Unlike it's neighbor VA, that clearly showed a weakening GOP position even in 2000, there seemed to be no signs that in WV.  Clinton won there convincingly by 14 pts and 15 points in '92 and '96, respectively. 

For all the harping about FL in 2000, Gore blew it by losing WV, a state that like HI, NEVER went for Republicans outside of massive landslides.
166  Presidential Elections - Analysis and Discussion / U.S. Presidential Election Results / Re: Did Gerald Ford's 1976 debate gaffe make the difference? on: August 09, 2014, 05:09:23 pm
Despite the final results being close, Election Night coverage (see ABC on youtube) never really seemed that competitive.  Carter went ahead early on (from the south coming in first), and Ford never really closed the gap until Carter carried HI (NBC's call to provide the win) or MS.  Then, Ford won CA, IL and a few other remaining states to close the final margin. 

Not choosing Rockefeller alienated some of the normal moderate GOP base in the industrial states (i.e. NY, PA and OH) and that was the difference.  Dole was a DISASTER on the ticket and did nothing to help Ford.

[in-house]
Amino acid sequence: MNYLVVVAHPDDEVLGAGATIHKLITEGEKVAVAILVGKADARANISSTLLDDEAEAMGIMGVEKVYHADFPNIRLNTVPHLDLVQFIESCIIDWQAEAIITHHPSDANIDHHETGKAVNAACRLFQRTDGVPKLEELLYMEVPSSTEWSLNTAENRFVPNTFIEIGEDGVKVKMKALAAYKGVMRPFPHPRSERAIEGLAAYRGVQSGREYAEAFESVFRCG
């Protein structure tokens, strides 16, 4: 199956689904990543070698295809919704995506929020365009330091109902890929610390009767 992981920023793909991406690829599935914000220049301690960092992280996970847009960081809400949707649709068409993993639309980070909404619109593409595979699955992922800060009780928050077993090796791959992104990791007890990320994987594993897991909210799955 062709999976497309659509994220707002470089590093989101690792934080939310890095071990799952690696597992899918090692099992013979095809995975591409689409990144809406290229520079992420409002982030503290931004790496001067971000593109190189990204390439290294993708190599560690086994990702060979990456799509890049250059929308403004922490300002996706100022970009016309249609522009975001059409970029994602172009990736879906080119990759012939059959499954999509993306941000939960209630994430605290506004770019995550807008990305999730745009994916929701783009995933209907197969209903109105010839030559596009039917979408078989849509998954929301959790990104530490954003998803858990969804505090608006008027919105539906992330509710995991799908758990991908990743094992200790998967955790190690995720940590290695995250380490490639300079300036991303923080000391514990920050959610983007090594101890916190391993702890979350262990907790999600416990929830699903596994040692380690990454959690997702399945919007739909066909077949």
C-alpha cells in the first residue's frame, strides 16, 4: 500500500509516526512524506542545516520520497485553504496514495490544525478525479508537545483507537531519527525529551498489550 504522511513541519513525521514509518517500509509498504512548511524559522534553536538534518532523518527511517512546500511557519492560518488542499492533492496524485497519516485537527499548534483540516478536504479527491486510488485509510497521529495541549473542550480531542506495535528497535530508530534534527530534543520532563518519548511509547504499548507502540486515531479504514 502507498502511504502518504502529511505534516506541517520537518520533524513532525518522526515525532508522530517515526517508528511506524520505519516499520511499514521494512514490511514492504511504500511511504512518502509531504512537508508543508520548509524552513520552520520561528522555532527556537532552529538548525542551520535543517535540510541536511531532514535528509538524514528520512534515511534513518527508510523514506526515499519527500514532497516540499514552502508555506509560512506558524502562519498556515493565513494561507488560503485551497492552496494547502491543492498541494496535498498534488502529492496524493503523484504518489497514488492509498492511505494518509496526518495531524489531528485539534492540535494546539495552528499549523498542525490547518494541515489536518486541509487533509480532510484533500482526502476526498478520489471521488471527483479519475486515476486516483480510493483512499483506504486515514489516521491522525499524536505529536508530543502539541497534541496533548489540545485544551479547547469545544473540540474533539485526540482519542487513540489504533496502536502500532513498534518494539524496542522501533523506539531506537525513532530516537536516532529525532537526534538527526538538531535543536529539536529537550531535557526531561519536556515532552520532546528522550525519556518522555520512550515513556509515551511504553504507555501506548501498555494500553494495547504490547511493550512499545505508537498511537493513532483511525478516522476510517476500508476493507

167  Other Elections - Analysis and Discussion / Congressional Elections / Re: Are suburban Republicans really more moderate? on: August 07, 2014, 07:20:49 am
It's more of a stereotype, but being a former moderate republican from NY, it tends to hold true. Moderate Republicans:

1) Tend to have a high degree of education
2) Care about crime, law & order
3) Are often pro-choice.  You don't see that in rural areas that much.
4) Are pro-gay.  You also don't see this very much.
5) Economically, are conservative, and many hold white collar, financial services jobs.
168  Presidential Elections - Analysis and Discussion / U.S. Presidential Election Results / Re: Did Gerald Ford's 1976 debate gaffe make the difference? on: August 06, 2014, 09:25:24 am